Cassandra (she who entangles men) In Greek mythology, prophetess, daughter of King Priam and Queen Hecuba; sister of Aesacus, Creusa, Hector, Helenus, Paris, Polyxena, and Troilus, among others. Cassandra is sometimes called Alexandra. According to some ancient accounts, Cassandra and Helenus, her twin, as children fell asleep in a temple of Apollo while their parents were taking part in the sacred rites. Sacred serpents, kept in the temple, licked the ears of the children while they were asleep. When Hecuba saw this, she screamed, and the serpents fled. However, since the serpent was sacred to Apollo, the children were given the gift of prophecy from the archer god. In a variant account Apollo fell in love with Cassandra. He promised her the gift of prophecy if she returned his love. Cassandra, who was the most beautiful of all King Priam’s daughters, agreed. However, when it came time for her to return Apollo’s love, she refused. In anger Apollo, who could not take back his gift, cursed Cassandra: she would tell the future correctly, but no one would ever believe what she said. Cassandra warned the Trojans about the wooden horse but was silenced. When the Greeks took the city, Cassandra was given as a prize to Agamemnon. She warned him that he would be killed by his wife, but this prophecy, like all her prophecies, was ignored. Both Cassandra and Agamemnon as well as their sons were killed by Clytemnestra and her lover. Cassandra appears in Homer’s Iliad (books 6, 13) and Odyssey (book 4); she is a character in Vergil’s Aeneid, Ovid’s Metamorphoses, Chaucer’s narrative poem Troilus and Crisyde, Byron’s Don Juan, Shakespeare’s play Troilus and Cressida, Meredith’s poem “Cassandra,” Dante Gabriel Rossetti’s poem “Cassandra,” Schiller’s poem “Kassandra,” Tennyson’s Oenone, and Robinson Jeffers’s “Cassandra.”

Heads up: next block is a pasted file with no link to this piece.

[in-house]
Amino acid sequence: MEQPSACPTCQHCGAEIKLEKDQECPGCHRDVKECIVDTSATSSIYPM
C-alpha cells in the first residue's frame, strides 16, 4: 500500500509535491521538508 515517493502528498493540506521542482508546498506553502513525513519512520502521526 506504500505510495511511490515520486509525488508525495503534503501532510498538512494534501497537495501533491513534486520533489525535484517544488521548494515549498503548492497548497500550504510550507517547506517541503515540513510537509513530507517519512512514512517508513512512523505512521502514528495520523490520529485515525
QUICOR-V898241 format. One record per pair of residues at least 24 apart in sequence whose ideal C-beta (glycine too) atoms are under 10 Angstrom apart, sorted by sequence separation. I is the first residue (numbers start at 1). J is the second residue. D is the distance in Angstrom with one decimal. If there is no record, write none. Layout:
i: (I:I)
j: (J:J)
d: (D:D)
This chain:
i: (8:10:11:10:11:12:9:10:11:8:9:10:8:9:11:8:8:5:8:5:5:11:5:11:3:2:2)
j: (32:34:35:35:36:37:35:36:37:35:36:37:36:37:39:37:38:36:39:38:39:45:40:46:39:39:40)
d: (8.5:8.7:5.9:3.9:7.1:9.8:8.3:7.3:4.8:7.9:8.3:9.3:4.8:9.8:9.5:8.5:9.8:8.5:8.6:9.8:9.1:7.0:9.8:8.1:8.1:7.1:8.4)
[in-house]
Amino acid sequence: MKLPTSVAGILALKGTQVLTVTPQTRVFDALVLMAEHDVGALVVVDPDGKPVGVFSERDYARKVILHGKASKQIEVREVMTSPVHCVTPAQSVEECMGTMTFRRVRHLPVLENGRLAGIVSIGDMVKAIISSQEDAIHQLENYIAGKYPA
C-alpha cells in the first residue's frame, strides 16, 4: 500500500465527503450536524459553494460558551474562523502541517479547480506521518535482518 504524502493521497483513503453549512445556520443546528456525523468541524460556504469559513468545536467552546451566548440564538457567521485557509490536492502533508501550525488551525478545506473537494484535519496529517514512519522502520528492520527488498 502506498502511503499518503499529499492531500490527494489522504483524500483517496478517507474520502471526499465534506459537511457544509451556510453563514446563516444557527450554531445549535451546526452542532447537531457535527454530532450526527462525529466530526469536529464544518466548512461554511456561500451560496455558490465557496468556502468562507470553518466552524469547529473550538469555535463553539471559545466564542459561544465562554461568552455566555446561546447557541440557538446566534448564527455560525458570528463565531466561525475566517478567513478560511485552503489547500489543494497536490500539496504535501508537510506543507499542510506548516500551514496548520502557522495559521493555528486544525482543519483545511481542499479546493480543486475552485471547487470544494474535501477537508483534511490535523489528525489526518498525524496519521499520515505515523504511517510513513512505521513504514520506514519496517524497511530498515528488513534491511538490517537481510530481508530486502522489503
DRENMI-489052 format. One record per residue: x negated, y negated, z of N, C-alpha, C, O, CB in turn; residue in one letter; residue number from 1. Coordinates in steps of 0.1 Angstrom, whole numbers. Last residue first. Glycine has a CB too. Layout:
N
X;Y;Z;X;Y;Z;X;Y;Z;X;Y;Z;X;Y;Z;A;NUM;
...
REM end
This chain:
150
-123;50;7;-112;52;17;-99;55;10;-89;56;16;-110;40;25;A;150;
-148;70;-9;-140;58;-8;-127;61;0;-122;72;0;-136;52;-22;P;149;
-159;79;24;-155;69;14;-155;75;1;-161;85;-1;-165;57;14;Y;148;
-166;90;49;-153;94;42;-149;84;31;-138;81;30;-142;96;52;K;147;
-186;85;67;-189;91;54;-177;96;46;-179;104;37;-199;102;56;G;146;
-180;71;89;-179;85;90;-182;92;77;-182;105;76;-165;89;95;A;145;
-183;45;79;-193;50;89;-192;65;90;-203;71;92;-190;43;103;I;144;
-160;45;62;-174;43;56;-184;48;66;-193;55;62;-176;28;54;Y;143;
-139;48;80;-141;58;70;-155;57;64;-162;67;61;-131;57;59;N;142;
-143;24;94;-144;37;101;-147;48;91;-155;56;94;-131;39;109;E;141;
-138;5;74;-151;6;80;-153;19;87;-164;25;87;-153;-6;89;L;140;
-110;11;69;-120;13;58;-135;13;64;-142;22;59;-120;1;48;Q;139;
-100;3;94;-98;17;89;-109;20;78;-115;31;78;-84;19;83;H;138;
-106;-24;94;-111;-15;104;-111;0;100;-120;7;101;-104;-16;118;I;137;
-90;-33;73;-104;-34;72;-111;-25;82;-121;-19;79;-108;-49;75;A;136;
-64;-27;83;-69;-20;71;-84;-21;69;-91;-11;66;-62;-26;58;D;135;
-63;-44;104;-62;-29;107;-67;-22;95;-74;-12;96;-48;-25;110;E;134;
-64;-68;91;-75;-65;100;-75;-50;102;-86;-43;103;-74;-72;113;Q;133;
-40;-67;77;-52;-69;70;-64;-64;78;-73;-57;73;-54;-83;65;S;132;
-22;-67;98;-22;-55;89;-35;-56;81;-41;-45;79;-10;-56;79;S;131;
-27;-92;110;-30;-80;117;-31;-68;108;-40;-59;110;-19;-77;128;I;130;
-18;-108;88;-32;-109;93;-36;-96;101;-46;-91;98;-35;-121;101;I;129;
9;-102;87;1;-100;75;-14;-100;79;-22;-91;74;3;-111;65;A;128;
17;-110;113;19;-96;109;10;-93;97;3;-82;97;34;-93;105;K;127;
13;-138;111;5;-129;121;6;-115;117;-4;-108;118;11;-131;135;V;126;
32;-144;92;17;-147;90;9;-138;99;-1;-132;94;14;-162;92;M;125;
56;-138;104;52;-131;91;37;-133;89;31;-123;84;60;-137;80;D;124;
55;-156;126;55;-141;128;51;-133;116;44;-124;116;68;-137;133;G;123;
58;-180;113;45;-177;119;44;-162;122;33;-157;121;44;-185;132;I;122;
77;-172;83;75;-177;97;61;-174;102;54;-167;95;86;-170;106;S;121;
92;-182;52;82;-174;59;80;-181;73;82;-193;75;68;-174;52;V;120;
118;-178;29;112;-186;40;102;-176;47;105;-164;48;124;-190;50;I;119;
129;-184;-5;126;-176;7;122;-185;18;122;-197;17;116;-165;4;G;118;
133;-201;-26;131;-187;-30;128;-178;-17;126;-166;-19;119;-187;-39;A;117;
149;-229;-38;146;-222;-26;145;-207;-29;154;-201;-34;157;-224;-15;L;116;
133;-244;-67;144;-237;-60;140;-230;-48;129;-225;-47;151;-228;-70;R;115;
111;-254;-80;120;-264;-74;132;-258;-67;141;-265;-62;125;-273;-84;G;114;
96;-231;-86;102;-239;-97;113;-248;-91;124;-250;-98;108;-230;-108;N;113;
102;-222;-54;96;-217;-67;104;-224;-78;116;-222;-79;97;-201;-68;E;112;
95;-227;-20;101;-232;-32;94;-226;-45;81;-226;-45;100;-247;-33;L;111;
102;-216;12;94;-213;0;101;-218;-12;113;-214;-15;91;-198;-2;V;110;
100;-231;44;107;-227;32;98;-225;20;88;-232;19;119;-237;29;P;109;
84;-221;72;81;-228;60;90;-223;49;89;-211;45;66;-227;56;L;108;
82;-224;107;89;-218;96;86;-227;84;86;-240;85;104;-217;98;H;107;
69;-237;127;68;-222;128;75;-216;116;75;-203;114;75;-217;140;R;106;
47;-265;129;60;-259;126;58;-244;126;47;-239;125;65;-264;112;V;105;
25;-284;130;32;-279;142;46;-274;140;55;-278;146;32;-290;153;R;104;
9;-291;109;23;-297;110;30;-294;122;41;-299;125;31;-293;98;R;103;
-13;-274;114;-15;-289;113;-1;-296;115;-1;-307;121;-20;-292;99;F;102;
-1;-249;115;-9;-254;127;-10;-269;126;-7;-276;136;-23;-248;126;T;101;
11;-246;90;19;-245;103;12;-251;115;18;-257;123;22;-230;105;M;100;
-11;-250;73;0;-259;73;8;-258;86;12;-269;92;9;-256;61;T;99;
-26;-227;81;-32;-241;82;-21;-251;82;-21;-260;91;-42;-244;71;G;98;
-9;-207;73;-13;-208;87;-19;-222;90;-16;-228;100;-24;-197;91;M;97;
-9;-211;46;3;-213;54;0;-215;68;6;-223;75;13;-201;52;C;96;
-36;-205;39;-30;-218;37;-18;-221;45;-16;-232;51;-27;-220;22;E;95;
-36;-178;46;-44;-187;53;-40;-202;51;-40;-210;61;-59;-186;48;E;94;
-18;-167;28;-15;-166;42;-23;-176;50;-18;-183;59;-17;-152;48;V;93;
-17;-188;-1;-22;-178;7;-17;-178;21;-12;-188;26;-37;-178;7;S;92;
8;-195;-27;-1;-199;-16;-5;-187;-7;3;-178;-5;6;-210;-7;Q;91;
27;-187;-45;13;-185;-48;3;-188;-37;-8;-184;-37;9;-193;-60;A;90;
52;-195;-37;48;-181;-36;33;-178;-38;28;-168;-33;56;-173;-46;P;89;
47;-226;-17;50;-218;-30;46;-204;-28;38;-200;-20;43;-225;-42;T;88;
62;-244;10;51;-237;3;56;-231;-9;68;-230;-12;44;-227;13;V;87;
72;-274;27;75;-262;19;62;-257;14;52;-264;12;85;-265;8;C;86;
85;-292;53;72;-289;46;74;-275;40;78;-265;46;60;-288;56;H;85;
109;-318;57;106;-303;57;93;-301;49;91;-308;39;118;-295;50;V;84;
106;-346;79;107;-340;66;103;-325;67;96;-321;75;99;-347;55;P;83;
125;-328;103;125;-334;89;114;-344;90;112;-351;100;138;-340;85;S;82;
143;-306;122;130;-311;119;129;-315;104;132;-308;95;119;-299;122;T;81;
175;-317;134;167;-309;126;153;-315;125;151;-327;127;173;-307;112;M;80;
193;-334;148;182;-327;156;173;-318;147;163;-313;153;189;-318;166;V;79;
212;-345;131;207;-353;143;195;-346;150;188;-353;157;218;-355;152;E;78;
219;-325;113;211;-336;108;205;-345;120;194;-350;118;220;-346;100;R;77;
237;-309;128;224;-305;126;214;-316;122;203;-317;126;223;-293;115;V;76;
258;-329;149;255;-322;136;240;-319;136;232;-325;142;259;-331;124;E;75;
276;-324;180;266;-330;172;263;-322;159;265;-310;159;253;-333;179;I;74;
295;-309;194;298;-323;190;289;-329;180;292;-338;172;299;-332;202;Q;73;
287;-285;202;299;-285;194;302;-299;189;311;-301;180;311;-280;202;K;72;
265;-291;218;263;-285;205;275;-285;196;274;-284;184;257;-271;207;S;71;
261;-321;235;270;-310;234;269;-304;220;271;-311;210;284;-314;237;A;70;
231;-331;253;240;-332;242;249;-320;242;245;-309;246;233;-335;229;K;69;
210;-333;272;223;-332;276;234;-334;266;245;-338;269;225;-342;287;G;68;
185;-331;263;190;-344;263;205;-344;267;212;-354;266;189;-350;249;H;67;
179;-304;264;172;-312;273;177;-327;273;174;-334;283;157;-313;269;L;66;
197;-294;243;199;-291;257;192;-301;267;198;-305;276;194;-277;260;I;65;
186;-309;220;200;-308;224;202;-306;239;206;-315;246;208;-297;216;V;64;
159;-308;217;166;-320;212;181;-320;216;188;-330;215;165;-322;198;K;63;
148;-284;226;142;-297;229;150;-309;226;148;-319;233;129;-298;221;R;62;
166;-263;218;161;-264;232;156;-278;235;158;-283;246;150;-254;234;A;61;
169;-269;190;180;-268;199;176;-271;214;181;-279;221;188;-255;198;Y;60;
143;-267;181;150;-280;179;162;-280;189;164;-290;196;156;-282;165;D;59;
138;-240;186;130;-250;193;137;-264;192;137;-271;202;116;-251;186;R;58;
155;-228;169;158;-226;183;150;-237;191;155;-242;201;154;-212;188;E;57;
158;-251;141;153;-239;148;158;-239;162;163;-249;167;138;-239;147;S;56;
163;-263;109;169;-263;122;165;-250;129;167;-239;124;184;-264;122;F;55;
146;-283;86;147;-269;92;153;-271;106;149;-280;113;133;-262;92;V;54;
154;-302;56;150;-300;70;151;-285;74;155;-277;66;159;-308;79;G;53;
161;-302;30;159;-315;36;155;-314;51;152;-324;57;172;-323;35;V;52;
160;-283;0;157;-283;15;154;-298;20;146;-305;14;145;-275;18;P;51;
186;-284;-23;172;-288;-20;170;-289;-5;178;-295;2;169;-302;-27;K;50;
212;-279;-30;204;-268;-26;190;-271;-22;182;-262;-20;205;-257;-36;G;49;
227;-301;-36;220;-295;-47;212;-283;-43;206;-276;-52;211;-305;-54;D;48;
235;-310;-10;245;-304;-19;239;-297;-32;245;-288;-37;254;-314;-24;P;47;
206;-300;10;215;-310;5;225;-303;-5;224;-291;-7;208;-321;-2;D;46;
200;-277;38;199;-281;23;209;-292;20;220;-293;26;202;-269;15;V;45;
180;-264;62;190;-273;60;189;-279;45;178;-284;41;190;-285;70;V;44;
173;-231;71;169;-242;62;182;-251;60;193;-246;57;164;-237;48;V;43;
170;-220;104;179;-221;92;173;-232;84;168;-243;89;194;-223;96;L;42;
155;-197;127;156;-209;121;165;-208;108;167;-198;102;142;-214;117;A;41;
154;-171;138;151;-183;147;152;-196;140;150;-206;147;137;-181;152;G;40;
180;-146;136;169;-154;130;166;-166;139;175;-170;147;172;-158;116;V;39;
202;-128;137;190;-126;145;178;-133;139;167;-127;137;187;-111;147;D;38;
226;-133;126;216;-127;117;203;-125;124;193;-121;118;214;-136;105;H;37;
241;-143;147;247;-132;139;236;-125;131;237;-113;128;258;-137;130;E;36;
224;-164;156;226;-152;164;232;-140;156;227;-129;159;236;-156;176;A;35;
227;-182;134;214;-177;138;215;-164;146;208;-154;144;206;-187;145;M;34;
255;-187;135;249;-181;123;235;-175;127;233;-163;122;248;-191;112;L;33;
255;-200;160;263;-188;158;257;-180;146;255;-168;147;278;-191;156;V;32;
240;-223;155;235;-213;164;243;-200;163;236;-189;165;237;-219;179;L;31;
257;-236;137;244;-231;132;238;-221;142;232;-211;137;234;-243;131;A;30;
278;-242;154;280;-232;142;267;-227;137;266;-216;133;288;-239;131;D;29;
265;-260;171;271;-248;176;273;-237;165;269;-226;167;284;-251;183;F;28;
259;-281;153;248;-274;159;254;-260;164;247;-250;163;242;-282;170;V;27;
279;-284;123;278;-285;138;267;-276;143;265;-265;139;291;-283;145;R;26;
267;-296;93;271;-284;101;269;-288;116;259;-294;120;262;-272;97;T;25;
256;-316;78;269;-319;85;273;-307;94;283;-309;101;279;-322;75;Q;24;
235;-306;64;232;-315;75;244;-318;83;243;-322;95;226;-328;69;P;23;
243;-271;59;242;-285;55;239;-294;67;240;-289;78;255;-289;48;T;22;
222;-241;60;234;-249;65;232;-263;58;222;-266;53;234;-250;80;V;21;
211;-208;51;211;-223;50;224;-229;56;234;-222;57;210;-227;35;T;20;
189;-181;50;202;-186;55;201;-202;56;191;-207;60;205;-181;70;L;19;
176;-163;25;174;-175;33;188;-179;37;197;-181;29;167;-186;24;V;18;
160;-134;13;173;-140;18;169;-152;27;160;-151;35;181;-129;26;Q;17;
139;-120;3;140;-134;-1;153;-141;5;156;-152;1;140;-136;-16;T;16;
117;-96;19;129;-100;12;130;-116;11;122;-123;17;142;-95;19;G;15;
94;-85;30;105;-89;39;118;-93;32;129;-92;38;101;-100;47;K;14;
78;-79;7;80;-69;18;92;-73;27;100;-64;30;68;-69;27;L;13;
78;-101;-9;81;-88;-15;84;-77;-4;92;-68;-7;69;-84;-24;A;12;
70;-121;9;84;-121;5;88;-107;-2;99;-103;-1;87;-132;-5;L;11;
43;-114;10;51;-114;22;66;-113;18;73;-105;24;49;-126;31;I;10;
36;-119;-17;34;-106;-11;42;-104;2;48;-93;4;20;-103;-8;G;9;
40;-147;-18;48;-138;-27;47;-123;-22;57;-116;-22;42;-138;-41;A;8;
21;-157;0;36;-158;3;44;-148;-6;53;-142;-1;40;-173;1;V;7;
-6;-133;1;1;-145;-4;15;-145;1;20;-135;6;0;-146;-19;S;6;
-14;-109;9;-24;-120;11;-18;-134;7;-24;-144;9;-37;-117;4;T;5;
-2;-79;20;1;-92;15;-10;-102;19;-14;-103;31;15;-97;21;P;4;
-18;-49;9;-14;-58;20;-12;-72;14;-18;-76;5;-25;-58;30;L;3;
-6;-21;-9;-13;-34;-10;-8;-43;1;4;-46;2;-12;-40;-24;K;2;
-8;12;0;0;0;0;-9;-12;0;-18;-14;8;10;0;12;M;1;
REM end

Encyclopedia of World Mythology and Legend, Third Edition – Written by Anthony S. Mercatante & James R. Dow– Copyright © 2009 by Anthony S. Mercatante

Cassandra is in Greek mythology, a seer whose prophe- cies, including the fall of Troy, were ignored. She was the daughter of Priam and also was called the daughter of Hecate. Cassandra received the gift of clairvoyance by sleeping in the temple of Apollo and allowing snakes to lick her ears.

When Apollo tried to seduce her, she rebuffed him, and he punished her by declaring that no one would pay attention to her forecasts. In another ver- sion of the myth Apollo fell in love with her and gave her the gift of prophecy in return for her promise of giving herself to him.

She reneged. Apollo begged for a kiss, to which she consented. By breathing into her mouth, he gave her the gift of prophecy but took away her power of persuasion. After the fall of Troy, Cassandra was taken prisoner by Agamemnon, whose death she prophesied, and which came to pass with his slaying by his wife, Clytemnestra.

Another version of Cassandra's tale says she was killed in the fall of Troy. She also was able to understand the language of animals.

The Encyclopedia of Witches, Witchcraft and Wicca written by Rosemary Ellen Guiley – Copyright © 1989, 1999, 2008 by Visionary Living, Inc.